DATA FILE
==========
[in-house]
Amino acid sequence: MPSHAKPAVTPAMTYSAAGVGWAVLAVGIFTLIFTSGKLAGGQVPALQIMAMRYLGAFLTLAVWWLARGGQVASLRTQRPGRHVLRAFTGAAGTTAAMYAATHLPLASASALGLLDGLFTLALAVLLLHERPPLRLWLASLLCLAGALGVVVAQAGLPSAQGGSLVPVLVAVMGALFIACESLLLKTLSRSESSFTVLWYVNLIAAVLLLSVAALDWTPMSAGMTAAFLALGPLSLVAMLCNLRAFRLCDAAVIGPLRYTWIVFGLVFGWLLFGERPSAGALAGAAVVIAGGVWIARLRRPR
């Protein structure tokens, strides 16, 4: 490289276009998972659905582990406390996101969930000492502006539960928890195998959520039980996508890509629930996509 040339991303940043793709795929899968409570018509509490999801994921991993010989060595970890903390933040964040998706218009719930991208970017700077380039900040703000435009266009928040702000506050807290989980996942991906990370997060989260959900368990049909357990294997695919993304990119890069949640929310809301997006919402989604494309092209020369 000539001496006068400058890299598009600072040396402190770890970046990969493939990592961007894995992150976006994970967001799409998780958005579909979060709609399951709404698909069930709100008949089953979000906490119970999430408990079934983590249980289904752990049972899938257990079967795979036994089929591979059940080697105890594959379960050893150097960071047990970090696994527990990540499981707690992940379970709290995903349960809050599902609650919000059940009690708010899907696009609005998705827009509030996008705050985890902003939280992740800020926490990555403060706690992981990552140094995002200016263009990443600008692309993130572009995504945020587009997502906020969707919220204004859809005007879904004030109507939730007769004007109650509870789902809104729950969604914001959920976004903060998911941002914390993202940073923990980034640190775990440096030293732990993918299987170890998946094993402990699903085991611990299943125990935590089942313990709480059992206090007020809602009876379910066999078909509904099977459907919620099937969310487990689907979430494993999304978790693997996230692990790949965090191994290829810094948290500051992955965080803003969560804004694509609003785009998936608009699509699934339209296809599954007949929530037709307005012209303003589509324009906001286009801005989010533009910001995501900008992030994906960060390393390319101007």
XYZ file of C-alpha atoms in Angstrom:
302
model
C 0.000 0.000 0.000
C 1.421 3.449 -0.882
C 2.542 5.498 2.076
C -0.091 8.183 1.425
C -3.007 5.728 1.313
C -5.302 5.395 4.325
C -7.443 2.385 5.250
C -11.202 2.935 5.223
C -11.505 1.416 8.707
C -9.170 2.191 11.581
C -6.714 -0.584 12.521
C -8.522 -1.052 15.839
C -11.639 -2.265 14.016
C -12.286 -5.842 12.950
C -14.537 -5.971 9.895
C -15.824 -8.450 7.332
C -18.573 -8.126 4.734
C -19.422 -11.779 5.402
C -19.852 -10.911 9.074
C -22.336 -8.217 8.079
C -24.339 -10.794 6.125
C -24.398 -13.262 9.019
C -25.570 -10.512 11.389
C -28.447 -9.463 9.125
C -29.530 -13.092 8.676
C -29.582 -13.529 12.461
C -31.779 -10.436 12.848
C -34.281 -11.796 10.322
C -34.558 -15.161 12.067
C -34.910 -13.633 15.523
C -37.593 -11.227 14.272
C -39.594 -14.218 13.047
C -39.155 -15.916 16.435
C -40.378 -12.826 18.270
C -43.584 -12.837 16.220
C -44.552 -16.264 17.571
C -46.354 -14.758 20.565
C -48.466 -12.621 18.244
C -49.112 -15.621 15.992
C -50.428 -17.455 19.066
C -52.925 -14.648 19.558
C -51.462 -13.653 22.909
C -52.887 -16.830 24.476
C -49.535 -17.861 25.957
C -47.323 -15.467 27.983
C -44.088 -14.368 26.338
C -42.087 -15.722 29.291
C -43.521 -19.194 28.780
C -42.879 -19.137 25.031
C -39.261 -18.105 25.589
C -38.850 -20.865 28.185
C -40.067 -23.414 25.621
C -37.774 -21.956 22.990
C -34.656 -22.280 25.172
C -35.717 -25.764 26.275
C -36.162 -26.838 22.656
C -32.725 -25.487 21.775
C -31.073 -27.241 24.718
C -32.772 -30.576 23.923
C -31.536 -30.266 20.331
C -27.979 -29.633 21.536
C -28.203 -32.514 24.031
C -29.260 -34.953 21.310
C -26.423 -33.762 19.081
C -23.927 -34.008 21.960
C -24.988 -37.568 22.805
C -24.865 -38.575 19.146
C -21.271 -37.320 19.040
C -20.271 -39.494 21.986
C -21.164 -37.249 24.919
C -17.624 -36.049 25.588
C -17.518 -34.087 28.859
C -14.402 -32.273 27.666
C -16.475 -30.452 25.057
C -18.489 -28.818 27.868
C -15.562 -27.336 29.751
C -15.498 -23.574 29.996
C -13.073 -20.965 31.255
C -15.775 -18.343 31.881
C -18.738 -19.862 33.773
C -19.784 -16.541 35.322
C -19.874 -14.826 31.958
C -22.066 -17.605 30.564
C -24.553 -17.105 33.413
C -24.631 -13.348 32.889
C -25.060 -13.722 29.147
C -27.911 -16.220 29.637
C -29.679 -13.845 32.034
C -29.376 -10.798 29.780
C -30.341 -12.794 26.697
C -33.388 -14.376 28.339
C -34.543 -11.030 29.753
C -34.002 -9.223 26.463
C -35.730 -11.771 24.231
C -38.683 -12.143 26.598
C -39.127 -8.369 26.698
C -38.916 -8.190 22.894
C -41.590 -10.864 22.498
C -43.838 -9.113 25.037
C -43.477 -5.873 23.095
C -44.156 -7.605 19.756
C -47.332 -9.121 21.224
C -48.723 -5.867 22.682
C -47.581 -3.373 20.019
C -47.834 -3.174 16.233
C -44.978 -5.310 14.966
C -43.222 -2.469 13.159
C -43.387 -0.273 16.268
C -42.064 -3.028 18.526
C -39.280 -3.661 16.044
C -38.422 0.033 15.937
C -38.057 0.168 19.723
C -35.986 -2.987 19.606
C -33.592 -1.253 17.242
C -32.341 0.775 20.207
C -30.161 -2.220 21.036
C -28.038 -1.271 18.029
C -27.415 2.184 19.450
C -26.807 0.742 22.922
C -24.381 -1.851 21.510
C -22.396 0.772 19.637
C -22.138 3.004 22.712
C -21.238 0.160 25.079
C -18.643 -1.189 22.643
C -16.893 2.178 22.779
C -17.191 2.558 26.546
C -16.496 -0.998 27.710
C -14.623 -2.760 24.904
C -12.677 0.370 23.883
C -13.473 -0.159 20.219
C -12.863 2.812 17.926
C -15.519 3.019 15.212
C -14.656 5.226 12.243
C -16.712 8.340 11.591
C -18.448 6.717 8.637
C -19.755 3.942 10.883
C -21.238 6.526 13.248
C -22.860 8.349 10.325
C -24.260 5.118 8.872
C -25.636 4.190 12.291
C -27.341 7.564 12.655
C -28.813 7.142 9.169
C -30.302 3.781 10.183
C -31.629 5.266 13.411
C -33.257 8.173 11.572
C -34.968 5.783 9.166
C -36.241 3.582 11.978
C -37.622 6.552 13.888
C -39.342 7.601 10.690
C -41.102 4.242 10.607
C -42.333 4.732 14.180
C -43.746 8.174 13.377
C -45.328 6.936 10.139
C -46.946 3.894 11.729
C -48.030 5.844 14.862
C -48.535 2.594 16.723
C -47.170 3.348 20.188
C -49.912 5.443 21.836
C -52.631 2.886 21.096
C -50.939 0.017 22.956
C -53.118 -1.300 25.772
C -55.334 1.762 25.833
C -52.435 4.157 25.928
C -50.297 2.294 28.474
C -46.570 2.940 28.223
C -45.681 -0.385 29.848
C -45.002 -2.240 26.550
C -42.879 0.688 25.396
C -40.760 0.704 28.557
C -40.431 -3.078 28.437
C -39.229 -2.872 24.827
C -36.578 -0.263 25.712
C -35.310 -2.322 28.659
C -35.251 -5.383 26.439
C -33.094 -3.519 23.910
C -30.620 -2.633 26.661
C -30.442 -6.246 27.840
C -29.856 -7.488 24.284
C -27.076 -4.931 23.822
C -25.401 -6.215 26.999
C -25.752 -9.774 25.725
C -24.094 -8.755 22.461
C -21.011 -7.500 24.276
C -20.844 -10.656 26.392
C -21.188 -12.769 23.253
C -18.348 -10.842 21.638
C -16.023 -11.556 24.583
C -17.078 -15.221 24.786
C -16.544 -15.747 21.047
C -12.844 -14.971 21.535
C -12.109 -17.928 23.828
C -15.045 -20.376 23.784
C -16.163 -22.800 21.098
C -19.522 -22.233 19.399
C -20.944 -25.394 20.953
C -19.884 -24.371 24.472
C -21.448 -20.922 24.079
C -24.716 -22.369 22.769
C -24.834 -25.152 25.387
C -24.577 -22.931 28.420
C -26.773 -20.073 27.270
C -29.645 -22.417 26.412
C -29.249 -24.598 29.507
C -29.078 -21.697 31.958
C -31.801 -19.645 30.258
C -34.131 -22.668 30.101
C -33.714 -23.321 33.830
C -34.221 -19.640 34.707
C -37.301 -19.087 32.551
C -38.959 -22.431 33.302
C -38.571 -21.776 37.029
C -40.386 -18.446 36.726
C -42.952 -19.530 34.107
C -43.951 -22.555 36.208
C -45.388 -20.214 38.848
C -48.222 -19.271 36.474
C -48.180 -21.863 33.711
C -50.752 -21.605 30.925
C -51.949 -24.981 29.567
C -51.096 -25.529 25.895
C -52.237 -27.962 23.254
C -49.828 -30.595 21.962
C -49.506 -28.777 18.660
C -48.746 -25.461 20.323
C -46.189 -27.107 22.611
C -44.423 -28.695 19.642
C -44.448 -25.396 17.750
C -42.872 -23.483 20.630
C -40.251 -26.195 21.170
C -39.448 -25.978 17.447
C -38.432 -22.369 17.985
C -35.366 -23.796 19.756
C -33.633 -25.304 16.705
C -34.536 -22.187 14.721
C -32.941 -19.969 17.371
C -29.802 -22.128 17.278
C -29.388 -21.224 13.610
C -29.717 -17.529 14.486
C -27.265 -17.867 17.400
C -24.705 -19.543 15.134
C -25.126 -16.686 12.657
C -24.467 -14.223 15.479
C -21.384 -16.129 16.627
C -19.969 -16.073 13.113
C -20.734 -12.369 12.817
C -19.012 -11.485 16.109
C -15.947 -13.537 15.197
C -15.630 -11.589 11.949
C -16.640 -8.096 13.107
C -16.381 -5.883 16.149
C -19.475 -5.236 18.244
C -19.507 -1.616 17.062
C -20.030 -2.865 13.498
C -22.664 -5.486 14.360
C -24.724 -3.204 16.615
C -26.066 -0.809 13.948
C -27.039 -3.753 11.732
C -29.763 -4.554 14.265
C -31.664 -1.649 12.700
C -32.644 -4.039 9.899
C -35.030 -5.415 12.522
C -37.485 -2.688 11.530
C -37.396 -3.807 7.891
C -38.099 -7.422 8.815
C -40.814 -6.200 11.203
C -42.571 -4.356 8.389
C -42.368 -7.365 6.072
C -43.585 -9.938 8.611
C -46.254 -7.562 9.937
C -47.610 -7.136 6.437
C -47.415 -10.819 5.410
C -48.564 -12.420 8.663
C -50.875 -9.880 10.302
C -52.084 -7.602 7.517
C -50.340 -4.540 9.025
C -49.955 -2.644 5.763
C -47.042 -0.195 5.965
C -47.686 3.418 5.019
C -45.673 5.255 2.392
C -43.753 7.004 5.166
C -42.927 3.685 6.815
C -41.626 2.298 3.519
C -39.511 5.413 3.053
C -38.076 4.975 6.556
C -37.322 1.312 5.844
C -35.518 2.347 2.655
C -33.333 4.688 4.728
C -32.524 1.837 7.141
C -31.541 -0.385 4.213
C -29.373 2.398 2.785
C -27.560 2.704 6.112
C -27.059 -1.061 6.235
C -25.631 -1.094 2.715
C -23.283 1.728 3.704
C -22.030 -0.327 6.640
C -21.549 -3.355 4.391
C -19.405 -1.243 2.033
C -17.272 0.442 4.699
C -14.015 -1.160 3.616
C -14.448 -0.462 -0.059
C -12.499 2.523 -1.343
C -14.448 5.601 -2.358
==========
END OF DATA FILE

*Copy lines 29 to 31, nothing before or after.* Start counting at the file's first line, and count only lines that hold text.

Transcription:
C -25.570 -10.512 11.389
C -28.447 -9.463 9.125
C -29.530 -13.092 8.676